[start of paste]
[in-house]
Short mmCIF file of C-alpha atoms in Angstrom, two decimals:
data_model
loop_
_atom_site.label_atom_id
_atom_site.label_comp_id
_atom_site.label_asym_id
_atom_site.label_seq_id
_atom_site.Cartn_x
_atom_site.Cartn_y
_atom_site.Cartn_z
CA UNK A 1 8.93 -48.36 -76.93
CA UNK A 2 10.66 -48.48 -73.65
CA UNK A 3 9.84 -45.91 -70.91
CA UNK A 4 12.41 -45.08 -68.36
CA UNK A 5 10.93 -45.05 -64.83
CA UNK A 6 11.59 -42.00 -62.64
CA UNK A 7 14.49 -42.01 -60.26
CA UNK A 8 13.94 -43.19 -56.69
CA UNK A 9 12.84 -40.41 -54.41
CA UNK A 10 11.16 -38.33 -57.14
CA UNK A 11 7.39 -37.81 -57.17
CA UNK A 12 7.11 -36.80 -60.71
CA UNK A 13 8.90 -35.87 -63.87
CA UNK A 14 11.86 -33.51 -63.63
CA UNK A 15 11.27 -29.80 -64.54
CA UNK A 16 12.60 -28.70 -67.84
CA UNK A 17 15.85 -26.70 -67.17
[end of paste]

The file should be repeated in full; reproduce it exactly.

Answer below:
[in-house]
Short mmCIF file of C-alpha atoms in Angstrom, two decimals:
data_model
loop_
_atom_site.label_atom_id
_atom_site.label_comp_id
_atom_site.label_asym_id
_atom_site.label_seq_id
_atom_site.Cartn_x
_atom_site.Cartn_y
_atom_site.Cartn_z
CA UNK A 1 8.93 -48.36 -76.93
CA UNK A 2 10.66 -48.48 -73.65
CA UNK A 3 9.84 -45.91 -70.91
CA UNK A 4 12.41 -45.08 -68.36
CA UNK A 5 10.93 -45.05 -64.83
CA UNK A 6 11.59 -42.00 -62.64
CA UNK A 7 14.49 -42.01 -60.26
CA UNK A 8 13.94 -43.19 -56.69
CA UNK A 9 12.84 -40.41 -54.41
CA UNK A 10 11.16 -38.33 -57.14
CA UNK A 11 7.39 -37.81 -57.17
CA UNK A 12 7.11 -36.80 -60.71
CA UNK A 13 8.90 -35.87 -63.87
CA UNK A 14 11.86 -33.51 -63.63
CA UNK A 15 11.27 -29.80 -64.54
CA UNK A 16 12.60 -28.70 -67.84
CA UNK A 17 15.85 -26.70 -67.17